Defining My Personal Canon

Personal Canon

I have read a lot of books. So many excellent, wonderful, marvelous books. But how many of them have had a lasting impact on me? This is the question I began to ponder after reading Lory @ Emerald City Book Review’s post about her personal canon. I have plenty of favourite books that have influenced my reading and writing preferences. Fewer books have made a lasting impression on my personality, my beliefs, my habits, etc.

This list is an attempt to pinpoint the fiction books that have influenced me as person, not just as a reader (non-fiction may get a separate post). I’m trying to be a little more specific than favourite books. These aren’t just favourites. Nor are they necessarily books I would read over and over – they are books I selected because they left a mark on me.

Some of these books I have reviewed here on the blog. Most I read before I started book blogging. I haven’t prioritized or otherwise sorted this list. Links lead to my review or Goodreads. My brief notes are an attempt to give insight into why a book is special me to, but for most books the connection is so personal and so many years old, it’s difficult to describe!

  1. Dear as Salt by Rafe Martin with illustrations by Vladyana Kykorka – picture book from my childhood exquisite illustrations, style of storytelling, fairy tale
  2. White is for Witching by Helen Oyeyemi – personal connection, Gothic atmosphere, inspiring young author
  3. The Hobbit by J.R.R. Tolkien – my gateway to Tolkien, an enjoyable and re-readable book
  4. The Lord of the Rings (FotR | TTT | RotK) by J.R.R. Tolkien – incredible book, never read anything else like it, so much to absorb, can enjoy for the rest of my life, always expanding
  5. Inkspell by Cornelia Funke – particular kind of fantasy, with adult characters not dumbed down
  6. Zen Keys by Thich Nhat Hanh – introduced me to Zen meditation
  7. Hitching Rides with Buddha by Will Ferguson – likely planted the seed of my interest in Japan and the idea that I could go there and teach
  8. Kafka on the Shore by Haruki Murakami – protagonist and story line I could deeply identify with, a new style of storytelling
  9. The Ocean at the End of the Lane by Neil Gaiman – blew me away, unlocked something about stories and memories
  10. The Haunting of Hill House by Shirley Jackson – apparently I love a creepy house story apparently, plus dear Eleanor.
  11. The Sight by David Clement-Davies – wolves, dark forest fantasy, always reading when in mountains.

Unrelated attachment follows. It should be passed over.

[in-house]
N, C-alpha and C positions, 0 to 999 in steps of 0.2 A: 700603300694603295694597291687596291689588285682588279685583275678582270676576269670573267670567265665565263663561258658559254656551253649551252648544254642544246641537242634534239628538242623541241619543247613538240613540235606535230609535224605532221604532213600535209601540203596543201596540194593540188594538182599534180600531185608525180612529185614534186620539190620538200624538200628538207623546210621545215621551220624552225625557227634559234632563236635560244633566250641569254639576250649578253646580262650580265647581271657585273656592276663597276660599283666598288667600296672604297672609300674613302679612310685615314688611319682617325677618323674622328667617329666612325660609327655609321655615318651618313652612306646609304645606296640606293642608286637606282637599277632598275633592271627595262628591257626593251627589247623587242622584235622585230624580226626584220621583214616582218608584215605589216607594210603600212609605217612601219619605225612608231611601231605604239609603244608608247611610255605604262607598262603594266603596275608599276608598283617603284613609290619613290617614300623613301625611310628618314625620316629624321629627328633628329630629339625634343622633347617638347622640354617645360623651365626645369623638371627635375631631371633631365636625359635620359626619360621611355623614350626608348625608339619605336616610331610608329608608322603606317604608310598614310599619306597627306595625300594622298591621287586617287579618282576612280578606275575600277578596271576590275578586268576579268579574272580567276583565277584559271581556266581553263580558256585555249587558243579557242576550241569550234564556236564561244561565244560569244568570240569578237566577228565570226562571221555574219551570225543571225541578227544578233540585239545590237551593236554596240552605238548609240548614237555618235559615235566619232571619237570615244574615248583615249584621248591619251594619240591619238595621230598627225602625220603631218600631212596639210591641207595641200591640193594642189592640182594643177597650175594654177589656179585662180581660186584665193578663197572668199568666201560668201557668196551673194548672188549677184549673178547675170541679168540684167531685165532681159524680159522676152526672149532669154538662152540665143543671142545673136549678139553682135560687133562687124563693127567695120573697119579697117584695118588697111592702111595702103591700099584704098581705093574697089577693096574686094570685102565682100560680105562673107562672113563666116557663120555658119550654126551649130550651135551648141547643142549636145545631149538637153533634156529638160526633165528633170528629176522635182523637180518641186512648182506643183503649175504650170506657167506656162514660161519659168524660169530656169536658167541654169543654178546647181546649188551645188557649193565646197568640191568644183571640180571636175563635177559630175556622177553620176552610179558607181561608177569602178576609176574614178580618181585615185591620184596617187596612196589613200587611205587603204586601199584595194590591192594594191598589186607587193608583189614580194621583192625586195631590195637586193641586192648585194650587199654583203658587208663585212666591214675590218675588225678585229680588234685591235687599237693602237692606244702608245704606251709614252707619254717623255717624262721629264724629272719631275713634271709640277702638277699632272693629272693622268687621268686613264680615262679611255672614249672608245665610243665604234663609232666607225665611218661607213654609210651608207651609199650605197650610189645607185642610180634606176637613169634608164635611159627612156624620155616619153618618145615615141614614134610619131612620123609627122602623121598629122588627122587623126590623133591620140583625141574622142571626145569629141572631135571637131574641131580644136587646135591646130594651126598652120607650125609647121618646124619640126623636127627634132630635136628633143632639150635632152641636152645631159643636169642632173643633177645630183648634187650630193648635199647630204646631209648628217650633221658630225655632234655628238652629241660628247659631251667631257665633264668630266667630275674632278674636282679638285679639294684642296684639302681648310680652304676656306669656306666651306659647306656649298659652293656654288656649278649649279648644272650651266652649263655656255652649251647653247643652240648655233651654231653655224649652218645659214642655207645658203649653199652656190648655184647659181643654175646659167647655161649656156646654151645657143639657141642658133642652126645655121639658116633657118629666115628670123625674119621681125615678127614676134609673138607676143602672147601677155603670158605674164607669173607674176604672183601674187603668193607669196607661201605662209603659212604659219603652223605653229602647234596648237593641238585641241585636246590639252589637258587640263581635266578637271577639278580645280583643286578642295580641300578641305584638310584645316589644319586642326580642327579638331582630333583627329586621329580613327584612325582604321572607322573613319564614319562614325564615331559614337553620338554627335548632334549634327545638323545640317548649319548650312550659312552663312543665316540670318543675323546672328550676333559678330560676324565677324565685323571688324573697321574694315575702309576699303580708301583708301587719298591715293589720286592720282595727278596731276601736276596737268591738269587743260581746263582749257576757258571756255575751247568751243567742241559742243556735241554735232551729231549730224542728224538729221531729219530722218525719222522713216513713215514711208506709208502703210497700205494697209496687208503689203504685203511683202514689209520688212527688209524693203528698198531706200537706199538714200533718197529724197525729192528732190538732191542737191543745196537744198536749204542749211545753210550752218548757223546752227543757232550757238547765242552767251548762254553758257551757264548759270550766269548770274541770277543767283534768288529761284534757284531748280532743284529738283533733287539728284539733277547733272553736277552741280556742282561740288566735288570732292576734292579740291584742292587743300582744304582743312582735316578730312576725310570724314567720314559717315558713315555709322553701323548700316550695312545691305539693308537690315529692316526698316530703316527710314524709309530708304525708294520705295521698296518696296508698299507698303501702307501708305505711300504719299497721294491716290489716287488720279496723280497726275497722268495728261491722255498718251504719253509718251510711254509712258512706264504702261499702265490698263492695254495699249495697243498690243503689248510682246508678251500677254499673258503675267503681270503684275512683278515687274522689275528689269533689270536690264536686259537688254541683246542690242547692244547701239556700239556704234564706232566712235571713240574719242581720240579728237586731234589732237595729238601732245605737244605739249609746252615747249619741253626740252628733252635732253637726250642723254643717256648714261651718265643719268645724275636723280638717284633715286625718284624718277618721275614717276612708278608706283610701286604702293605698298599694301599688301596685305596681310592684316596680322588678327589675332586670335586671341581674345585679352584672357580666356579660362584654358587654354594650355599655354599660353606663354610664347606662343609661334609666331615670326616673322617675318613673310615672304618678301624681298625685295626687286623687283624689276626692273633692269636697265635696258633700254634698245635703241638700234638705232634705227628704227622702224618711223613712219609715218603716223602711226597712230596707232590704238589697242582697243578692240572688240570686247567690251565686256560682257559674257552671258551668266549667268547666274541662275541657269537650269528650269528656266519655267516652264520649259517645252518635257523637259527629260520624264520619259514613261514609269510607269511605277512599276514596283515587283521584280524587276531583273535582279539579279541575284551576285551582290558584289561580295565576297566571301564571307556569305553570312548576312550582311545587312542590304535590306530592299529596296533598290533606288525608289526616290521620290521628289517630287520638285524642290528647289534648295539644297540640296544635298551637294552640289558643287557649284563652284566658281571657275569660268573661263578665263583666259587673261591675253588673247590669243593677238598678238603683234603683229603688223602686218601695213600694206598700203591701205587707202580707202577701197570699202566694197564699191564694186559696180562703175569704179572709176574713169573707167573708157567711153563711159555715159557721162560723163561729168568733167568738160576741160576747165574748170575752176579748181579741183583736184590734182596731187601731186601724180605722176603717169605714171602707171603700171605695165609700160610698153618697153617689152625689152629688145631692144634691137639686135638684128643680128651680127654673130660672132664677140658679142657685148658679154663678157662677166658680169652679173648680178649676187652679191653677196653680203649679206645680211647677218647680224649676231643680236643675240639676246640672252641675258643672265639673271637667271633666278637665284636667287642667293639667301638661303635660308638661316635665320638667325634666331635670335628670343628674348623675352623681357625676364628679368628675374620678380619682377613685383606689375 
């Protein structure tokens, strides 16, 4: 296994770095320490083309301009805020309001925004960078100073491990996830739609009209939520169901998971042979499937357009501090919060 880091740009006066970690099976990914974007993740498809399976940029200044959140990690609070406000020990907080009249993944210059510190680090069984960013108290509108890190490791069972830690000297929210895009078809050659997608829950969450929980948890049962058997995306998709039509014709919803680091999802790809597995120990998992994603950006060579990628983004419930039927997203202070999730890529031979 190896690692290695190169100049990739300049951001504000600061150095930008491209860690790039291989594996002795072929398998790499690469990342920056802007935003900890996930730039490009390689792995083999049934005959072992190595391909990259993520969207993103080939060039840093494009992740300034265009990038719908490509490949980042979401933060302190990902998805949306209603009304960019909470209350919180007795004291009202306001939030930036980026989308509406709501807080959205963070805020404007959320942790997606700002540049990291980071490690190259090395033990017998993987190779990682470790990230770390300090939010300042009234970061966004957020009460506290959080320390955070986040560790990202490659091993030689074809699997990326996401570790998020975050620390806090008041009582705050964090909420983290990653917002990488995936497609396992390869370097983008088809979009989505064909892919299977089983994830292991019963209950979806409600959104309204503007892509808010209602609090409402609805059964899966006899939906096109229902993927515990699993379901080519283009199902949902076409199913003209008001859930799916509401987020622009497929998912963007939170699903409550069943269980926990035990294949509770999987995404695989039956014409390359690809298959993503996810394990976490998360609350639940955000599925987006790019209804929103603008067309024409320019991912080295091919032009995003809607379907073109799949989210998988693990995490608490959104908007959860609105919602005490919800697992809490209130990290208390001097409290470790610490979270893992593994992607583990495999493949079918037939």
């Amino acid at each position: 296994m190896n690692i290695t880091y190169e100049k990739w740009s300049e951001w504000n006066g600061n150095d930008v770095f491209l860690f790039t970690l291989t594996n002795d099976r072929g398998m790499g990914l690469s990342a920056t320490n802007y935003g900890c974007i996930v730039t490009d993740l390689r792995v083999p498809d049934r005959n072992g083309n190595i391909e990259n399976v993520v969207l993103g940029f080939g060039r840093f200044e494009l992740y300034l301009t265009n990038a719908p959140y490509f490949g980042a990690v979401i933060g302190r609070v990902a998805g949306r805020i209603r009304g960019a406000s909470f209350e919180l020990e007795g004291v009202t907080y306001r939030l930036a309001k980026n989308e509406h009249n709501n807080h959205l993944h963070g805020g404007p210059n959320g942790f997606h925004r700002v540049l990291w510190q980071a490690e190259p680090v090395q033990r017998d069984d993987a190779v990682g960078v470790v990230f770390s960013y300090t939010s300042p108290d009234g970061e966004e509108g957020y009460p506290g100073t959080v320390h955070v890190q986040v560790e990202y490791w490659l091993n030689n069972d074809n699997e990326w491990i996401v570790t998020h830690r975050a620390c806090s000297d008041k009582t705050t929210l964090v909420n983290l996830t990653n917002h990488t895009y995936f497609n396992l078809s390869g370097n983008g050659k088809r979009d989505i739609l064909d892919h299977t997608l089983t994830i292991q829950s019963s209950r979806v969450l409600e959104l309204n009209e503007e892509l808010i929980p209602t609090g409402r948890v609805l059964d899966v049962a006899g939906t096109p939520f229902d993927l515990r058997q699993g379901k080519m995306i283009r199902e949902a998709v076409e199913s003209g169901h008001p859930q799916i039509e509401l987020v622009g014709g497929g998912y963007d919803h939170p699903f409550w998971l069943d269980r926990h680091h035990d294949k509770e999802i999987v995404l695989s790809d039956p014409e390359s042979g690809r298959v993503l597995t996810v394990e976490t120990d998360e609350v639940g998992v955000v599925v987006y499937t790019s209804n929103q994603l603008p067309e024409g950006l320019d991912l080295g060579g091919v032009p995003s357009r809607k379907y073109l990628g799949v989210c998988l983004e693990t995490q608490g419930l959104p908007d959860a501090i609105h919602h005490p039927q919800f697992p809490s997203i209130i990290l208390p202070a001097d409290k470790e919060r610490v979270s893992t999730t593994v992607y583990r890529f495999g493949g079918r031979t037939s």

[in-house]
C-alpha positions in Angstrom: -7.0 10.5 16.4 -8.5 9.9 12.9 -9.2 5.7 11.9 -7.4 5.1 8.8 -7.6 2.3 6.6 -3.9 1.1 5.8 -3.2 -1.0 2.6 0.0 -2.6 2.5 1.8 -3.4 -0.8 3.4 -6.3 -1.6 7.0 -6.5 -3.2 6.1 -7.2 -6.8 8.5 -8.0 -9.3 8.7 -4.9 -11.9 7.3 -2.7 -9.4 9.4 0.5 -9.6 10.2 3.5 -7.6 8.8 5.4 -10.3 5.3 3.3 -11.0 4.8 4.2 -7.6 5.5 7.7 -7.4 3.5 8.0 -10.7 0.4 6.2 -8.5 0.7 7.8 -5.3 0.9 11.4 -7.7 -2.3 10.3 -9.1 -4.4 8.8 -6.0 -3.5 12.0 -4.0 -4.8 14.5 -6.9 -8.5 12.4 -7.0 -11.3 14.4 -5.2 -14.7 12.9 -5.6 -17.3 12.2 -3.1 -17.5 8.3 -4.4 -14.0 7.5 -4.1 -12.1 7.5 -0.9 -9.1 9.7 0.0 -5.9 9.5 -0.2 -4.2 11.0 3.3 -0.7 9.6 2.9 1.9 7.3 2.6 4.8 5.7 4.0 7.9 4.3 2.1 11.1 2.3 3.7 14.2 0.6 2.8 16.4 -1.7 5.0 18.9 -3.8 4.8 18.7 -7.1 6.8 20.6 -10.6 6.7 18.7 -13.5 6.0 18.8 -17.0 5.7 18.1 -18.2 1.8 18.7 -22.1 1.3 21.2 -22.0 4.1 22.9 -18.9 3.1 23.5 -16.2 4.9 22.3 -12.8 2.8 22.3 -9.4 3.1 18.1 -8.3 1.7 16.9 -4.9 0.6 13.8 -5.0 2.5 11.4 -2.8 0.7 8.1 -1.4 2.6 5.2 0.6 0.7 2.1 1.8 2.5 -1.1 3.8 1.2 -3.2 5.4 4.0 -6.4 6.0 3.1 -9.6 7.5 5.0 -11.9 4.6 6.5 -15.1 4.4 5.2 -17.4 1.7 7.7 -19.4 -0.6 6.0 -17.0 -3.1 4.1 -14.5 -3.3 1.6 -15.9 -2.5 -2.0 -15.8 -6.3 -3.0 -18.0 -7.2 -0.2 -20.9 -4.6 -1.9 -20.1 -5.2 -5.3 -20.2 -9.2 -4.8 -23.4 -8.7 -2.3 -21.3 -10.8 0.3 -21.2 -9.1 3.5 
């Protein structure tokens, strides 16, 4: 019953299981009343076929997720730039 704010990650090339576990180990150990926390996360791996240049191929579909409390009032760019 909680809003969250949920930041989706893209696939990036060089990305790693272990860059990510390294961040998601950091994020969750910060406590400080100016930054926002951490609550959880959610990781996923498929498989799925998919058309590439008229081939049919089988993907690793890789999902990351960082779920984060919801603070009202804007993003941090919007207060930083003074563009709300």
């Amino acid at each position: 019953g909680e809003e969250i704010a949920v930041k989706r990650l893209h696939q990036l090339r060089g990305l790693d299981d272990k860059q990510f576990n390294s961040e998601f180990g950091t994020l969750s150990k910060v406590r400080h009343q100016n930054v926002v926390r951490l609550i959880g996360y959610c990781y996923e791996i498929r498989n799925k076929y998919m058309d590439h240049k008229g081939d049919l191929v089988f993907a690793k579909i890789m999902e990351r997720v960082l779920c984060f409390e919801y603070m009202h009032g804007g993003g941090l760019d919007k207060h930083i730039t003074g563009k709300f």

12. Artemis Fowl by Eoin Colfer – first demonstrated to me that I can enjoy storytelling that’s not pure fantasy
  13. Doctor Who: The Writer’s Tale – The Final Chapter by Russell T. Davies – insight into the writing process, how that beloved season of Doctor Who developed
  14. The Year of Secret Assignments by Jaclyn Moriarity – relatable for teenage me, an epistolary novel I liked
  15. The Southern Reach (Book 1 | Book 3) trilogy by Jeff Vandermeer – unique book, making my mind work and engage with the story

I’ve read 800+ books, yet I’ve got only 37 books on my Goodreads favourites shelf, and just 15 books here. I thought I would have come up with more! Perhaps I’m being too strict with my criteria, haha…At least this reminds me to give my favourites shelf a tidy 😛 What books would you include in a personal canon?

Jenna's signature

16 thoughts on “Defining My Personal Canon”

  1. Oooh! I’ve never thought about this before… I’ll have to mull it over! GREAT list!

        1. Inkheart is also great, haha. (It just makes me sad when it discourages some people from reading the other two books, which are pretty different.) It’s one of the books I’ve owned the longest!

  2. I love this idea! I haven’t read most of the books you mentioned here, but I really enjoyed reading your reasons for each of them. I’m not sure what would be in my personal canon, I’ll have to think about it now! Great post, Jenna!

  3. What a great post Jenna! Hummm… I’ll have to think what books I would include in a personal canon! I think it would probably be the classics like Little Women, The Alchemist, The Little Prince, The God Father, Gone with the Wind… I have a post about these books coming up soon! I loved The Ocean at the End of the Lane! Review coming up on my blog soon too!

  4. The Hobbit and Inkspell both played a huge role in shaping my childhood/adolescence, though Inkspell didn’t come along until a bit later. Others that have been deeply personal/important to me are Harry Potter, The Westing Game, Harriet the Spy, Ella Enchanted, then as an adult, Surprised by Oxford by Carolyn Weber, Animal Vegetable Miracle by Barbara Kingsolver, and the Mitford Series by Jan Karon.

    1. I love reading that The Hobbit and Inkspell were significant influences on you as well. Where would be without those books, hey? Animal Vegetable Miracle is another great pick. I might have to add that to my list. That’s the first book that really got me thinking about what I eat.

Comments are closed.